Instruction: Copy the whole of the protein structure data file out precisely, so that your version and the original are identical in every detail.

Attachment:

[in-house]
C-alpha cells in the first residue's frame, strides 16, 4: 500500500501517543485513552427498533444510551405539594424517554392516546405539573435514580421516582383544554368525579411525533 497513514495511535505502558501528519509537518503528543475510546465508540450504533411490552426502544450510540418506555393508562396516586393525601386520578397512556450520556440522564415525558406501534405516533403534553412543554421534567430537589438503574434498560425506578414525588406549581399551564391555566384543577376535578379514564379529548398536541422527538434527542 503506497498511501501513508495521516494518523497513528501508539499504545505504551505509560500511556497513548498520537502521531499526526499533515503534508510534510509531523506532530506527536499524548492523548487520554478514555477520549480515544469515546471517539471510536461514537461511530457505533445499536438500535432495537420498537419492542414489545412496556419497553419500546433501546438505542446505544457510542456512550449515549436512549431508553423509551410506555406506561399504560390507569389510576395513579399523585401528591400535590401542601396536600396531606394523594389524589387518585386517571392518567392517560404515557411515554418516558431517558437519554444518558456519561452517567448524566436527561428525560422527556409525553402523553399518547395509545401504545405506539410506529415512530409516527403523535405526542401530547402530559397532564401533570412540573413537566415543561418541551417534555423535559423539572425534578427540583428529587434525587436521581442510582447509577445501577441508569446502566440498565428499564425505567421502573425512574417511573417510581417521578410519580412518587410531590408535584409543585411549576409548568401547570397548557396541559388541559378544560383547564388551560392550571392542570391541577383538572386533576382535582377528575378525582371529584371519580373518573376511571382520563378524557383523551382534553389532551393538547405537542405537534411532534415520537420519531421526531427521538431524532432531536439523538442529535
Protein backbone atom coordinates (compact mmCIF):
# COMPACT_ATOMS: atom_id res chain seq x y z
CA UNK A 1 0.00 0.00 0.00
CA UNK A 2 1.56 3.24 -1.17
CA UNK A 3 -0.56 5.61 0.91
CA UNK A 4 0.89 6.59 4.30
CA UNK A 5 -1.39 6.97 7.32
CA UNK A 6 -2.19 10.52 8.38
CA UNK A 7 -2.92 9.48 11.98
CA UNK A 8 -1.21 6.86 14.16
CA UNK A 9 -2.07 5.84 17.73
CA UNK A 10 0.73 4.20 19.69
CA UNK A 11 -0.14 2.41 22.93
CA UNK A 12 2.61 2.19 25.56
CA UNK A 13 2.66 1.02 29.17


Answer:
[in-house]
C-alpha cells in the first residue's frame, strides 16, 4: 500500500501517543485513552427498533444510551405539594424517554392516546405539573435514580421516582383544554368525579411525533 497513514495511535505502558501528519509537518503528543475510546465508540450504533411490552426502544450510540418506555393508562396516586393525601386520578397512556450520556440522564415525558406501534405516533403534553412543554421534567430537589438503574434498560425506578414525588406549581399551564391555566384543577376535578379514564379529548398536541422527538434527542 503506497498511501501513508495521516494518523497513528501508539499504545505504551505509560500511556497513548498520537502521531499526526499533515503534508510534510509531523506532530506527536499524548492523548487520554478514555477520549480515544469515546471517539471510536461514537461511530457505533445499536438500535432495537420498537419492542414489545412496556419497553419500546433501546438505542446505544457510542456512550449515549436512549431508553423509551410506555406506561399504560390507569389510576395513579399523585401528591400535590401542601396536600396531606394523594389524589387518585386517571392518567392517560404515557411515554418516558431517558437519554444518558456519561452517567448524566436527561428525560422527556409525553402523553399518547395509545401504545405506539410506529415512530409516527403523535405526542401530547402530559397532564401533570412540573413537566415543561418541551417534555423535559423539572425534578427540583428529587434525587436521581442510582447509577445501577441508569446502566440498565428499564425505567421502573425512574417511573417510581417521578410519580412518587410531590408535584409543585411549576409548568401547570397548557396541559388541559378544560383547564388551560392550571392542570391541577383538572386533576382535582377528575378525582371529584371519580373518573376511571382520563378524557383523551382534553389532551393538547405537542405537534411532534415520537420519531421526531427521538431524532432531536439523538442529535
Protein backbone atom coordinates (compact mmCIF):
# COMPACT_ATOMS: atom_id res chain seq x y z
CA UNK A 1 0.00 0.00 0.00
CA UNK A 2 1.56 3.24 -1.17
CA UNK A 3 -0.56 5.61 0.91
CA UNK A 4 0.89 6.59 4.30
CA UNK A 5 -1.39 6.97 7.32
CA UNK A 6 -2.19 10.52 8.38
CA UNK A 7 -2.92 9.48 11.98
CA UNK A 8 -1.21 6.86 14.16
CA UNK A 9 -2.07 5.84 17.73
CA UNK A 10 0.73 4.20 19.69
CA UNK A 11 -0.14 2.41 22.93
CA UNK A 12 2.61 2.19 25.56
CA UNK A 13 2.66 1.02 29.17